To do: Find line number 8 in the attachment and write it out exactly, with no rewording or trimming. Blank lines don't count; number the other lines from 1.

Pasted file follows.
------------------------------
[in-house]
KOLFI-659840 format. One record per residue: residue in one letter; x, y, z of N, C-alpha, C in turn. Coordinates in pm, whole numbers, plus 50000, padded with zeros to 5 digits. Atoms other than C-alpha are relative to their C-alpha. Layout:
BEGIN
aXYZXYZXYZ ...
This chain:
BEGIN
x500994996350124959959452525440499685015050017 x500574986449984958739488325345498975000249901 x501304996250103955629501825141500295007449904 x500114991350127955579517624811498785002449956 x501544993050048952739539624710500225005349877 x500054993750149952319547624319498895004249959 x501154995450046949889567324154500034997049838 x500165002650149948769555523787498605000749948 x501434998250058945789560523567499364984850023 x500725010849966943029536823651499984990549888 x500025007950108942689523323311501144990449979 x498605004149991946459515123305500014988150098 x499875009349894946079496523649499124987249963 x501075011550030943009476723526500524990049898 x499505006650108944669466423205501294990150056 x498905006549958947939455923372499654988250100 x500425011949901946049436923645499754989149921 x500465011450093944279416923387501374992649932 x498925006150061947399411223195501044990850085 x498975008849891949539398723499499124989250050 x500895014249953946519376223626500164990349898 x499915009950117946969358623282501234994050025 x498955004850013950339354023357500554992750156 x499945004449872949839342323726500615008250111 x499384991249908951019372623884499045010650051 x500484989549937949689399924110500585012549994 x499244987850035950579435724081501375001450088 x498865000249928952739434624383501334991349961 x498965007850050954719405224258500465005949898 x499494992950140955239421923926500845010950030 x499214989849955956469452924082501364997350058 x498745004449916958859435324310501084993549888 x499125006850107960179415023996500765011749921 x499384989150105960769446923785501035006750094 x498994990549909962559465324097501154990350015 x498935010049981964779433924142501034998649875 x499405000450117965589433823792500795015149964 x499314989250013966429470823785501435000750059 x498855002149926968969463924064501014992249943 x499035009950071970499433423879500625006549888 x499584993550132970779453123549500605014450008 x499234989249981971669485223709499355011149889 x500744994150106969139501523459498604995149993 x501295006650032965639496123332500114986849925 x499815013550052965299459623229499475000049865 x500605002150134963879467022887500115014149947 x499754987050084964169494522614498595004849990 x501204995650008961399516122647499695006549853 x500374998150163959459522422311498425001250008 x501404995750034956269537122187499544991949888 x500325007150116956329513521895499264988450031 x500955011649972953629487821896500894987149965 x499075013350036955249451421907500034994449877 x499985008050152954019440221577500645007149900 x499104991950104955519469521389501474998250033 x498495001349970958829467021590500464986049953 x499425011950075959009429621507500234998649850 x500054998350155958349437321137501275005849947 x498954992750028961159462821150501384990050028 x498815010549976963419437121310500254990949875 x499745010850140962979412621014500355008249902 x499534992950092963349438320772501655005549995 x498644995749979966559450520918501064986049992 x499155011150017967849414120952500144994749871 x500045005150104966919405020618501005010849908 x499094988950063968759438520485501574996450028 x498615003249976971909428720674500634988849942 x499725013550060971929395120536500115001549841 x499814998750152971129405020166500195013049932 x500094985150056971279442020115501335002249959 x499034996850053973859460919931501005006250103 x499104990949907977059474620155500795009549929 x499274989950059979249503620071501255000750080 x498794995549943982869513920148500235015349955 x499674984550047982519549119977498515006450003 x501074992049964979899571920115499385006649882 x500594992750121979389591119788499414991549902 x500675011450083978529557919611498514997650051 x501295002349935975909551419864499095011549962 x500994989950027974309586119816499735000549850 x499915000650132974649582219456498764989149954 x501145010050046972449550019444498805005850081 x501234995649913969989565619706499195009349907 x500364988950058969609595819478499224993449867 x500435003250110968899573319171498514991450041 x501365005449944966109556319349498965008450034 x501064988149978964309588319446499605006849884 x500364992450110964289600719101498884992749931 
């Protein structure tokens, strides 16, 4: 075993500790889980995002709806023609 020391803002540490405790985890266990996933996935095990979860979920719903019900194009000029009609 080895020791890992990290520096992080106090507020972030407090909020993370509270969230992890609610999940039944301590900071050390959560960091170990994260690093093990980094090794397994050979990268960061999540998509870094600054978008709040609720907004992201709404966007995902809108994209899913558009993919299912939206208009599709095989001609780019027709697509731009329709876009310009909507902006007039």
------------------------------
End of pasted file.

């Protein structure tokens, strides 16, 4: 075993500790889980995002709806023609 020391803002540490405790985890266990996933996935095990979860979920719903019900194009000029009609 080895020791890992990290520096992080106090507020972030407090909020993370509270969230992890609610999940039944301590900071050390959560960091170990994260690093093990980094090794397994050979990268960061999540998509870094600054978008709040609720907004992201709404966007995902809108994209899913558009993919299912939206208009599709095989001609780019027709697509731009329709876009310009909507902006007039």